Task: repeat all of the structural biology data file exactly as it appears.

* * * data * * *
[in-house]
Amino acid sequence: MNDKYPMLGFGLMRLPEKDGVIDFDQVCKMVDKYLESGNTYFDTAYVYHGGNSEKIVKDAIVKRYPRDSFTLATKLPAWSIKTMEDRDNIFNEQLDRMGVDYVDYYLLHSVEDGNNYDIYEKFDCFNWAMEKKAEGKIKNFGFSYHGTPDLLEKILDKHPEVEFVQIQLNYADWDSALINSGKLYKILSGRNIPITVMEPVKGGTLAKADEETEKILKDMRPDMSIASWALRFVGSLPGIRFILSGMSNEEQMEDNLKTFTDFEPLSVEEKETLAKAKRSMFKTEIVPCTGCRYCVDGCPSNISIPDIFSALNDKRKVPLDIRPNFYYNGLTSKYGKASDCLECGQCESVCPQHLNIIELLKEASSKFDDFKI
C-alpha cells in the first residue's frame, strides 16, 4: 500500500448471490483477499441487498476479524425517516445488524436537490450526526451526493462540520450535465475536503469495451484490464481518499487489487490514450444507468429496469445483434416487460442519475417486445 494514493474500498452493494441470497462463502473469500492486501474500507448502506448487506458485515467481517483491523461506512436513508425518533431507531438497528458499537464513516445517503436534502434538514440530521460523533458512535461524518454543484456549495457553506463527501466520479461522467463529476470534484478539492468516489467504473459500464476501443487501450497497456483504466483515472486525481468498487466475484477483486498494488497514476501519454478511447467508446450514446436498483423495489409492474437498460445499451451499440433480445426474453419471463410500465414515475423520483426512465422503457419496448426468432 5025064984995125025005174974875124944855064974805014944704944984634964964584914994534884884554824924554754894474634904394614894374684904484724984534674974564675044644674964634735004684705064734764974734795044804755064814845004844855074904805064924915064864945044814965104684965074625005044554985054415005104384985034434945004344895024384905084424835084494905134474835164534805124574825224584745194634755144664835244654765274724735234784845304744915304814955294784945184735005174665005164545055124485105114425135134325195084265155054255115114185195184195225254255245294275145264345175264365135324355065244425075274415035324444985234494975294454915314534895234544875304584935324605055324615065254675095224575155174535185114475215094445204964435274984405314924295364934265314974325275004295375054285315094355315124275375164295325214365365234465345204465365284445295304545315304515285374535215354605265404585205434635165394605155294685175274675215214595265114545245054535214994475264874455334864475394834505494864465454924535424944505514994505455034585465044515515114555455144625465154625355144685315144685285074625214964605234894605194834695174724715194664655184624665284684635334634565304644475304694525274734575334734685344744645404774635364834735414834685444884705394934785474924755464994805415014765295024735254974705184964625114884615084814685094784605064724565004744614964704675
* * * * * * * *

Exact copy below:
[in-house]
Amino acid sequence: MNDKYPMLGFGLMRLPEKDGVIDFDQVCKMVDKYLESGNTYFDTAYVYHGGNSEKIVKDAIVKRYPRDSFTLATKLPAWSIKTMEDRDNIFNEQLDRMGVDYVDYYLLHSVEDGNNYDIYEKFDCFNWAMEKKAEGKIKNFGFSYHGTPDLLEKILDKHPEVEFVQIQLNYADWDSALINSGKLYKILSGRNIPITVMEPVKGGTLAKADEETEKILKDMRPDMSIASWALRFVGSLPGIRFILSGMSNEEQMEDNLKTFTDFEPLSVEEKETLAKAKRSMFKTEIVPCTGCRYCVDGCPSNISIPDIFSALNDKRKVPLDIRPNFYYNGLTSKYGKASDCLECGQCESVCPQHLNIIELLKEASSKFDDFKI
C-alpha cells in the first residue's frame, strides 16, 4: 500500500448471490483477499441487498476479524425517516445488524436537490450526526451526493462540520450535465475536503469495451484490464481518499487489487490514450444507468429496469445483434416487460442519475417486445 494514493474500498452493494441470497462463502473469500492486501474500507448502506448487506458485515467481517483491523461506512436513508425518533431507531438497528458499537464513516445517503436534502434538514440530521460523533458512535461524518454543484456549495457553506463527501466520479461522467463529476470534484478539492468516489467504473459500464476501443487501450497497456483504466483515472486525481468498487466475484477483486498494488497514476501519454478511447467508446450514446436498483423495489409492474437498460445499451451499440433480445426474453419471463410500465414515475423520483426512465422503457419496448426468432 5025064984995125025005174974875124944855064974805014944704944984634964964584914994534884884554824924554754894474634904394614894374684904484724984534674974564675044644674964634735004684705064734764974734795044804755064814845004844855074904805064924915064864945044814965104684965074625005044554985054415005104384985034434945004344895024384905084424835084494905134474835164534805124574825224584745194634755144664835244654765274724735234784845304744915304814955294784945184735005174665005164545055124485105114425135134325195084265155054255115114185195184195225254255245294275145264345175264365135324355065244425075274415035324444985234494975294454915314534895234544875304584935324605055324615065254675095224575155174535185114475215094445204964435274984405314924295364934265314974325275004295375054285315094355315124275375164295325214365365234465345204465365284445295304545315304515285374535215354605265404585205434635165394605155294685175274675215214595265114545245054535214994475264874455334864475394834505494864465454924535424944505514994505455034585465044515515114555455144625465154625355144685315144685285074625214964605234894605194834695174724715194664655184624665284684635334634565304644475304694525274734575334734685344744645404774635364834735414834685444884705394934785474924755464994805415014765295024735254974705184964625114884615084814685094784605064724565004744614964704675